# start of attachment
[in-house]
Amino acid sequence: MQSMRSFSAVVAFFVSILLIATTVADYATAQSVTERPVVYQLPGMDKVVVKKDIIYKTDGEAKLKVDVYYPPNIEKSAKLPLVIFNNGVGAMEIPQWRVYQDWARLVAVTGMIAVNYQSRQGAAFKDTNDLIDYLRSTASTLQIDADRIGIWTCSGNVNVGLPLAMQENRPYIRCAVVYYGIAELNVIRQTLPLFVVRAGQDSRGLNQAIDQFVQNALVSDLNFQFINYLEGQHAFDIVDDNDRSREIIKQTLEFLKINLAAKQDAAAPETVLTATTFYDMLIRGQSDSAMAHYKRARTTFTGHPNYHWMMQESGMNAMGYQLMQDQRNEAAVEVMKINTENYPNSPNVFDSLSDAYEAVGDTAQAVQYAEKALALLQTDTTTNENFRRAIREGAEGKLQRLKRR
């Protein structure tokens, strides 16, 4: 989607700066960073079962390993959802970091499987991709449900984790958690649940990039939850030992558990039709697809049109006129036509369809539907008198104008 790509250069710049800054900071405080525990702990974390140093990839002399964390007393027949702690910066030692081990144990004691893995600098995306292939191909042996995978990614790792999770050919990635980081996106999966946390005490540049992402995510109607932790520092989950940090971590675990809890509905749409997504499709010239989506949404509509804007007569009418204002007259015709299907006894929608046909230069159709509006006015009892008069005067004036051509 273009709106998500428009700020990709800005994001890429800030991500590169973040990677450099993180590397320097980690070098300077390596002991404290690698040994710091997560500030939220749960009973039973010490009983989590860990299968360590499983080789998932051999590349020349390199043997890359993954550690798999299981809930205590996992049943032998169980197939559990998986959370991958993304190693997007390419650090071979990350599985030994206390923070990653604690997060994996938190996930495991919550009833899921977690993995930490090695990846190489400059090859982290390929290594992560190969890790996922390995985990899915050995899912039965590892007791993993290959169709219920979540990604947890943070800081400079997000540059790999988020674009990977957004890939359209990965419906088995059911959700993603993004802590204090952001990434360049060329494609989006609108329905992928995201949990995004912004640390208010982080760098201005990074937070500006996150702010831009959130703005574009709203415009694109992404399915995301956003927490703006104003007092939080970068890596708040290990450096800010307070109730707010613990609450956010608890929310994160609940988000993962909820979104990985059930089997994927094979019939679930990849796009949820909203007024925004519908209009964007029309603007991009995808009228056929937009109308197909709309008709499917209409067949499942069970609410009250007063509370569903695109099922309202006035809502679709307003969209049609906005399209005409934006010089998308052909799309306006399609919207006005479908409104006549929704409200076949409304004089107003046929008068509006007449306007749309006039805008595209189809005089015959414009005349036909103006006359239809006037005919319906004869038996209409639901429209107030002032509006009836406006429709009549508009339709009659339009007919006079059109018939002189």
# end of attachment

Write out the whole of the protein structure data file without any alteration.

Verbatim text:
[in-house]
Amino acid sequence: MQSMRSFSAVVAFFVSILLIATTVADYATAQSVTERPVVYQLPGMDKVVVKKDIIYKTDGEAKLKVDVYYPPNIEKSAKLPLVIFNNGVGAMEIPQWRVYQDWARLVAVTGMIAVNYQSRQGAAFKDTNDLIDYLRSTASTLQIDADRIGIWTCSGNVNVGLPLAMQENRPYIRCAVVYYGIAELNVIRQTLPLFVVRAGQDSRGLNQAIDQFVQNALVSDLNFQFINYLEGQHAFDIVDDNDRSREIIKQTLEFLKINLAAKQDAAAPETVLTATTFYDMLIRGQSDSAMAHYKRARTTFTGHPNYHWMMQESGMNAMGYQLMQDQRNEAAVEVMKINTENYPNSPNVFDSLSDAYEAVGDTAQAVQYAEKALALLQTDTTTNENFRRAIREGAEGKLQRLKRR
């Protein structure tokens, strides 16, 4: 989607700066960073079962390993959802970091499987991709449900984790958690649940990039939850030992558990039709697809049109006129036509369809539907008198104008 790509250069710049800054900071405080525990702990974390140093990839002399964390007393027949702690910066030692081990144990004691893995600098995306292939191909042996995978990614790792999770050919990635980081996106999966946390005490540049992402995510109607932790520092989950940090971590675990809890509905749409997504499709010239989506949404509509804007007569009418204002007259015709299907006894929608046909230069159709509006006015009892008069005067004036051509 273009709106998500428009700020990709800005994001890429800030991500590169973040990677450099993180590397320097980690070098300077390596002991404290690698040994710091997560500030939220749960009973039973010490009983989590860990299968360590499983080789998932051999590349020349390199043997890359993954550690798999299981809930205590996992049943032998169980197939559990998986959370991958993304190693997007390419650090071979990350599985030994206390923070990653604690997060994996938190996930495991919550009833899921977690993995930490090695990846190489400059090859982290390929290594992560190969890790996922390995985990899915050995899912039965590892007791993993290959169709219920979540990604947890943070800081400079997000540059790999988020674009990977957004890939359209990965419906088995059911959700993603993004802590204090952001990434360049060329494609989006609108329905992928995201949990995004912004640390208010982080760098201005990074937070500006996150702010831009959130703005574009709203415009694109992404399915995301956003927490703006104003007092939080970068890596708040290990450096800010307070109730707010613990609450956010608890929310994160609940988000993962909820979104990985059930089997994927094979019939679930990849796009949820909203007024925004519908209009964007029309603007991009995808009228056929937009109308197909709309008709499917209409067949499942069970609410009250007063509370569903695109099922309202006035809502679709307003969209049609906005399209005409934006010089998308052909799309306006399609919207006005479908409104006549929704409200076949409304004089107003046929008068509006007449306007749309006039805008595209189809005089015959414009005349036909103006006359239809006037005919319906004869038996209409639901429209107030002032509006009836406006429709009549508009339709009659339009007919006079059109018939002189």